The Economic Times
English EditionEnglish Editionहिन्दीગુજરાતી
| E-Paper
Search
+

    Why factories leaving China aren't going to India

    Synopsis

    For one, India must abandon its overconfidence that investors will come simply for large population.

    Shutterstock.com
    In terms of FDI as a percentage of GDP, South Asia lags both the global average for least-developed countries and sub-Saharan Africa.
    By Irene Yuan Sun

    Vietnam seems to be the consensus pick for winner of the U.S.-China trade war, as Chinese and other manufacturers shift production to the cheaper Southeast Asian nation. If there’s a loser, at least in terms of missed opportunities, it may be the countries of South Asia.

    To understand why, remember that the trade war has only accelerated an important trend a decade in the making. Faced with rising costs, Chinese manufacturers must decide whether to invest in labor-saving automation technologies or to relocate. Those choosing the latter present an enormous opportunity for less-developed countries, as Chinese companies can help spark industrialization and much-needed economic transformation in their new homes.

    There may not be another such chance this generation. The only proven pathway to long-lasting, broad-based prosperity has been to build a manufacturing sector linked to global value chains, which raises productivity levels and creates knock-on jobs across the whole economy. This was how most rich nations, not to mention China itself, lifted themselves out of poverty.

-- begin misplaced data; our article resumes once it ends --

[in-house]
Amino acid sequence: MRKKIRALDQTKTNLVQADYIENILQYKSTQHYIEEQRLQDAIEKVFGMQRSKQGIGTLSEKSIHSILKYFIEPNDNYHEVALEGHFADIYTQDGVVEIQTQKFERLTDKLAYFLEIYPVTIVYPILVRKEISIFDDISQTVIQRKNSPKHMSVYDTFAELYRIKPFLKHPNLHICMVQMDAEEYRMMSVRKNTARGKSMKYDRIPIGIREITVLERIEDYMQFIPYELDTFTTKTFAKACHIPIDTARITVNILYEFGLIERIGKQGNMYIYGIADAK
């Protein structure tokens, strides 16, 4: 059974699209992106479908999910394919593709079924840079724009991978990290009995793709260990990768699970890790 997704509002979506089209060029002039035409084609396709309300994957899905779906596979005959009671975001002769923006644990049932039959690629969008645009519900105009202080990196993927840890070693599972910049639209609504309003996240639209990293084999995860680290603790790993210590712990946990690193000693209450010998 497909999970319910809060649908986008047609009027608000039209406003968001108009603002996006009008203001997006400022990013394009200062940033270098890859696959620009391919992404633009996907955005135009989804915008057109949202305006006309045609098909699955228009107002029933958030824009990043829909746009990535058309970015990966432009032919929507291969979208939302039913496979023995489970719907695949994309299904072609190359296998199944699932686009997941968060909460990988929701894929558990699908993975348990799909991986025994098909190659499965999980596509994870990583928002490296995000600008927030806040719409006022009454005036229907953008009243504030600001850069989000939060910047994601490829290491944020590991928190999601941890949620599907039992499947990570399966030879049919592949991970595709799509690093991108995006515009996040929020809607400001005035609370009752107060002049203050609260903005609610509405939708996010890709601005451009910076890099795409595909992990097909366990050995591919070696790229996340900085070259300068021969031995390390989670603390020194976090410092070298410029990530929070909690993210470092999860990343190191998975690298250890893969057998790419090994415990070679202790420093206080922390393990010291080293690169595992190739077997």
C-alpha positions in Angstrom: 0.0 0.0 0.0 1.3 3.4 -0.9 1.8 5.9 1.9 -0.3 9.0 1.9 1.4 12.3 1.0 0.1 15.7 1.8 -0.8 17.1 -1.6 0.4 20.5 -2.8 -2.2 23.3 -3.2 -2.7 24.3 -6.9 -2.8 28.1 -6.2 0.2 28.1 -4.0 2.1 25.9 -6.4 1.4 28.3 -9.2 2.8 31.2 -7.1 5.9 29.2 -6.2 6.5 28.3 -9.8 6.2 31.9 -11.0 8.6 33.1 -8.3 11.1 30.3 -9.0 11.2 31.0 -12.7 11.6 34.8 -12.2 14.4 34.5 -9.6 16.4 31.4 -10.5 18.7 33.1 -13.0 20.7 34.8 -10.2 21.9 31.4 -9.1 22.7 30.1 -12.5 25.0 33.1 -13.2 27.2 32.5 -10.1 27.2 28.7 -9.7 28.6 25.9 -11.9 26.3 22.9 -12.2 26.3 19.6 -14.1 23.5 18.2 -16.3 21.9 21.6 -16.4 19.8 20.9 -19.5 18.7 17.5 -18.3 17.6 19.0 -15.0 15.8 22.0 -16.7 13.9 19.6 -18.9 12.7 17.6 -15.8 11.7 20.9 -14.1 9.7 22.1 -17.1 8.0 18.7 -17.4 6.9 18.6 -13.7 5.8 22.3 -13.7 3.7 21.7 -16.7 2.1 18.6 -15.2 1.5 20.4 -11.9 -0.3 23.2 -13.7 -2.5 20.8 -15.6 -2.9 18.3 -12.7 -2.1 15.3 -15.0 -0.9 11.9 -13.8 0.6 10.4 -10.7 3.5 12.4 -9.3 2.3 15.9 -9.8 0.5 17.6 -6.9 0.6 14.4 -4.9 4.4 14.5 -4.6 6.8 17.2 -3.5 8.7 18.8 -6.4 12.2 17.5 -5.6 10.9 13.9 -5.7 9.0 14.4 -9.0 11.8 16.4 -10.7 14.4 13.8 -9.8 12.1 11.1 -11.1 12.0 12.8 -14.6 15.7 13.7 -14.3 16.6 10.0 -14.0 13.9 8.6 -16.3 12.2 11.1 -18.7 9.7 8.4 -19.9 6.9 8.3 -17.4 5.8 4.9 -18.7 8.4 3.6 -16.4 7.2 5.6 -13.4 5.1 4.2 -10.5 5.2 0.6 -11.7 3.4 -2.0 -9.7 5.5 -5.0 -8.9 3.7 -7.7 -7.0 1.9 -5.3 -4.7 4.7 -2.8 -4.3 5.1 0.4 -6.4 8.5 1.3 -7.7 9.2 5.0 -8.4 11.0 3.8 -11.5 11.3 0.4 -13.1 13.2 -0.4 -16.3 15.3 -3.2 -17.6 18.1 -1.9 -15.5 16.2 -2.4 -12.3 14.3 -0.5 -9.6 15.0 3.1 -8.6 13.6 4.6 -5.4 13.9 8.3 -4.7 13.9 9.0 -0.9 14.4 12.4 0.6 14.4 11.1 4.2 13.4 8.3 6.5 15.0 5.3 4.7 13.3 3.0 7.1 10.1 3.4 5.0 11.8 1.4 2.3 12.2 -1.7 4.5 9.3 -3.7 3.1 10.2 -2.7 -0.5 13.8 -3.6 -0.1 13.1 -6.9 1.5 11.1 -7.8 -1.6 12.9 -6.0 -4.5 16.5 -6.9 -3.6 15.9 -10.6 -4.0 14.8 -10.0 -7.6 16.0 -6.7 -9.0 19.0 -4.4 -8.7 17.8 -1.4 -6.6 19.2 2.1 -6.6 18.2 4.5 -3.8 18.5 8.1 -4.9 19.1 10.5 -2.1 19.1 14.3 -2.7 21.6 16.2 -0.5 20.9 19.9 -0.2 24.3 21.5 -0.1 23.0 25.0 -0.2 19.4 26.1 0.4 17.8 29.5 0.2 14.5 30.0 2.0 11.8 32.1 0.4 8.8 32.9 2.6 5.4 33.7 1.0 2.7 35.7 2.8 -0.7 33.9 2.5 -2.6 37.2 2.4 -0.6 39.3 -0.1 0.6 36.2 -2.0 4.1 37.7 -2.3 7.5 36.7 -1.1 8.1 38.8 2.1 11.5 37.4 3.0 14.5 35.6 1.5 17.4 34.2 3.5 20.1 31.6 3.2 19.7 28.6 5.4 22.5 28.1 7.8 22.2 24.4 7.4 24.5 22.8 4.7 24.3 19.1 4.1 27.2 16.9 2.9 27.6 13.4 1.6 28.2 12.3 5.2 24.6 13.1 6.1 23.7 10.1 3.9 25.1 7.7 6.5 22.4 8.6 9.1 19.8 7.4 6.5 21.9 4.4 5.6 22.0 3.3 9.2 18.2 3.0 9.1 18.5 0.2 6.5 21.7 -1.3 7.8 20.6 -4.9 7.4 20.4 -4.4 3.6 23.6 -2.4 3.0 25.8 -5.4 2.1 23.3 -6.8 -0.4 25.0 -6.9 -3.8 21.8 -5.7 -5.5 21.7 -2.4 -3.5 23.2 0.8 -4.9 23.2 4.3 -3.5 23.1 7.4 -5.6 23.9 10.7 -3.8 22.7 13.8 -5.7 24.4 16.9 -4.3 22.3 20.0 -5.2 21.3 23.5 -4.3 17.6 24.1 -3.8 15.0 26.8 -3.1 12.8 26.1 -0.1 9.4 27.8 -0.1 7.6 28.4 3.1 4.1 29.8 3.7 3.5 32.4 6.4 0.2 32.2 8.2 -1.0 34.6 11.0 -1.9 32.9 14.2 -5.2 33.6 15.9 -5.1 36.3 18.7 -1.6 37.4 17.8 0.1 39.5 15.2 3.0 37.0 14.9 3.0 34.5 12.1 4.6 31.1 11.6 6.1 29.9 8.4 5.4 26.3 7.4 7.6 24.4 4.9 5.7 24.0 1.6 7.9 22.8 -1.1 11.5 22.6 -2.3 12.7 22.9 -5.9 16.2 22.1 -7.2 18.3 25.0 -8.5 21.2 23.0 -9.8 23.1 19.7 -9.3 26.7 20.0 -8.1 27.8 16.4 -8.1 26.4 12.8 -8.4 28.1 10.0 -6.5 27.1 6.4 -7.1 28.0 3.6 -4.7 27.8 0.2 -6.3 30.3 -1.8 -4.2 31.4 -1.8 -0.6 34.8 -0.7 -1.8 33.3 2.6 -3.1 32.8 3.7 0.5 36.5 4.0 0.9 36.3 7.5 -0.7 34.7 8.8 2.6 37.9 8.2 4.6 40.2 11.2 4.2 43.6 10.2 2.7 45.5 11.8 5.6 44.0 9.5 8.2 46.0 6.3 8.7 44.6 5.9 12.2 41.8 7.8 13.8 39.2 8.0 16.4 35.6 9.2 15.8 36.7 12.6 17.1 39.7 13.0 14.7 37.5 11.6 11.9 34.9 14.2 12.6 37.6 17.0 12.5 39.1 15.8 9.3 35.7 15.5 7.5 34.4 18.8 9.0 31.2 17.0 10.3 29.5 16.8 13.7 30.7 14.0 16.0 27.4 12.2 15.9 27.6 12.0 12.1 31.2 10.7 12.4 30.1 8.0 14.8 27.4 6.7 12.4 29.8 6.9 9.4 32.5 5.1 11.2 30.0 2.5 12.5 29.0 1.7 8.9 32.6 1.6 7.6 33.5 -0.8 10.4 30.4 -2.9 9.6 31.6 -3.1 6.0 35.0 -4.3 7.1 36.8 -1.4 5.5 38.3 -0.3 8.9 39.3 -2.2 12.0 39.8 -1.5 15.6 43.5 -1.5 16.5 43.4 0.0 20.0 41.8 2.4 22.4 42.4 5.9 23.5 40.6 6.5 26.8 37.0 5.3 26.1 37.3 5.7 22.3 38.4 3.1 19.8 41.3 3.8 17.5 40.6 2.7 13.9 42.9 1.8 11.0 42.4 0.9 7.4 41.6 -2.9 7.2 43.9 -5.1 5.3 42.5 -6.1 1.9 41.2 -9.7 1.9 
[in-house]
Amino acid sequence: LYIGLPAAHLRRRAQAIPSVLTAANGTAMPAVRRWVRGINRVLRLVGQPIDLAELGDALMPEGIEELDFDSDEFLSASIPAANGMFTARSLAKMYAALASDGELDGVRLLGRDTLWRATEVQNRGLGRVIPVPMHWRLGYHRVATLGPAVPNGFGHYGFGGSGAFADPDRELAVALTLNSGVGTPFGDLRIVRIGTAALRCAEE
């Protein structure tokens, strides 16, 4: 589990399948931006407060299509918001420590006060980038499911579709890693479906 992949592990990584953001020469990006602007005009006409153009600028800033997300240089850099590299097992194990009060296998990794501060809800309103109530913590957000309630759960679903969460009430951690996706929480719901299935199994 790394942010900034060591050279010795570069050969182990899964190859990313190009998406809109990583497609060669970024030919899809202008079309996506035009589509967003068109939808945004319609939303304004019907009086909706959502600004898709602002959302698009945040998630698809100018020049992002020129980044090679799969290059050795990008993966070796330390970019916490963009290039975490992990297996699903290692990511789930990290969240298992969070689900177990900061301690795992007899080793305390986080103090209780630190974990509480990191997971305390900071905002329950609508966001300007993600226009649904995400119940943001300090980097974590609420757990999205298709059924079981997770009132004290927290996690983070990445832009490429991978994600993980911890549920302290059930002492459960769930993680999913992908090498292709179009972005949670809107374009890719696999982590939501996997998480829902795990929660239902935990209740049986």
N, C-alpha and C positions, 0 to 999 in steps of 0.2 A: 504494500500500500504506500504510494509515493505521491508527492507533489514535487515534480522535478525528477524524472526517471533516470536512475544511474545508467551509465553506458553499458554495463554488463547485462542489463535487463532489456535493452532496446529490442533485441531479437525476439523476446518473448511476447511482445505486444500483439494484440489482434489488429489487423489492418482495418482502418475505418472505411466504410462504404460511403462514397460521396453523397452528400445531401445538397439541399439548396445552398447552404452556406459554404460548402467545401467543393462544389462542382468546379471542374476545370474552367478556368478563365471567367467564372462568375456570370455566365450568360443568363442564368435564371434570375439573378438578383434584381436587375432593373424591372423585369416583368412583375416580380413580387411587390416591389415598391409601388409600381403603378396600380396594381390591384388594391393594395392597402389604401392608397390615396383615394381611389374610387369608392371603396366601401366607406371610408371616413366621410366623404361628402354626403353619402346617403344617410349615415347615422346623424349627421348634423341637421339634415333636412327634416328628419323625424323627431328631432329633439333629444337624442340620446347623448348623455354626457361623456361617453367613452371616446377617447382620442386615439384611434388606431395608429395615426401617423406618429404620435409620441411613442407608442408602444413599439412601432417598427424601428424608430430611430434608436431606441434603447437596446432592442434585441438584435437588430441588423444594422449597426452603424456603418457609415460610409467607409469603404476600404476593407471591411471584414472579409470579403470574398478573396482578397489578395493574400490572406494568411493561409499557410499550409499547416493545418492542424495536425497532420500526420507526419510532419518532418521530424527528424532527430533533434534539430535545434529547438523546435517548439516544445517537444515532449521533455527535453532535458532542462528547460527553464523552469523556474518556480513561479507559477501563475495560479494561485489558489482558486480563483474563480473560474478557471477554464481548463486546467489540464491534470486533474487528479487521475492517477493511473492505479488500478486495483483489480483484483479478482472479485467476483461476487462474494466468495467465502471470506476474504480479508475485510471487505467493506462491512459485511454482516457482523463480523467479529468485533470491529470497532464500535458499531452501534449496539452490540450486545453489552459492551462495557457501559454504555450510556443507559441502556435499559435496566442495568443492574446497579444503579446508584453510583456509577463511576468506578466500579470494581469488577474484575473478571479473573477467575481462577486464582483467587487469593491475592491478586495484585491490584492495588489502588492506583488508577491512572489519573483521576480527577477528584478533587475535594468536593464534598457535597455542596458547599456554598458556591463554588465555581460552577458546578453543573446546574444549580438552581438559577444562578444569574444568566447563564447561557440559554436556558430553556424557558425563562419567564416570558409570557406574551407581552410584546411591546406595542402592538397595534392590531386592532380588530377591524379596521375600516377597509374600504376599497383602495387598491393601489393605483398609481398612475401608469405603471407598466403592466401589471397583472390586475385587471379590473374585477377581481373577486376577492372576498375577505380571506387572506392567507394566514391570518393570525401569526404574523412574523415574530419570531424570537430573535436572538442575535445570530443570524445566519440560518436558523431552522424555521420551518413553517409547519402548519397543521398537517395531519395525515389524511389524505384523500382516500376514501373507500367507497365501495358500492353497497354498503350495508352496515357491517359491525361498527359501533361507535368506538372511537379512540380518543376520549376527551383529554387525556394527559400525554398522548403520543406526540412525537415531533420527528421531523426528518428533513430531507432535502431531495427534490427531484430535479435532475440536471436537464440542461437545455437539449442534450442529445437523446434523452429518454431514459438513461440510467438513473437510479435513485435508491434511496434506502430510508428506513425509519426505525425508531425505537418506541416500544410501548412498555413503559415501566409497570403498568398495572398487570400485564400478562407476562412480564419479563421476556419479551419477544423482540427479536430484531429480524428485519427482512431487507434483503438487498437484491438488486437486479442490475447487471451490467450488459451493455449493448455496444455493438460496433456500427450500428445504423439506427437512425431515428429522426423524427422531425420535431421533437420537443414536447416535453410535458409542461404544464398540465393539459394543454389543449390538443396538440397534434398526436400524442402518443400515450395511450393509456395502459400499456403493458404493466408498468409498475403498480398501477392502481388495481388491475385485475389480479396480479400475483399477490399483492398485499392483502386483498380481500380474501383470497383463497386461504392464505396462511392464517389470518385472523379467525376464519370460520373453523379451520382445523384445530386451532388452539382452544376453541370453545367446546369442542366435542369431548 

Yet the evidence suggests that South Asian countries are lagging behind in attracting manufacturing investment. It’s not just Vietnam that’s racing ahead. African countries, too, are making manufacturing a top priority. Ethiopia alone has opened nearly a dozen industrial parks in recent years and set up a world-class government agency to attract foreign investment. The World Bank has lauded sub-Saharan Africa as the region with the highest number of reforms each year since 2012.

    By contrast, in terms of foreign direct investment as a percentage of GDP, South Asia lags both the global average for least-developed countries and sub-Saharan Africa. While South Asia’s total GDP is more than 70% greater than Africa’s, the continent received three-and-a-half times the investment from China that South Asia received in 2012, the most recent year for which the United Nations has published bilateral FDI statistics. In the last five years, the American Enterprise Institute’s China Global Investment Tracker has recorded 13 large Chinese investment deals in Africa and only nine in South Asia.

    Bangladesh is a striking illustration of the problem. The country needs to create 2 million jobs per year at home just to keep up with its growing population. Yet, despite a world-class garments manufacturing sector, it seems unable to cut red tape and enact the reforms needed to attract investment to diversify beyond apparel. In the past few years, Bangladesh has fallen to 176 out of 190 countries in the global Ease of Doing Business country rankings. DBL Group, a Bangladeshi company, is investing in a new apparel manufacturing facility that will generate 4,000 jobs -- in Ethiopia.

    The fantasy, most common in India, that a country might somehow “leapfrog” from a rural, agriculture-heavy economy straight to a services-based economy is just that: a fantasy. South Asia can’t afford to lose this chance to grow its manufacturing sector.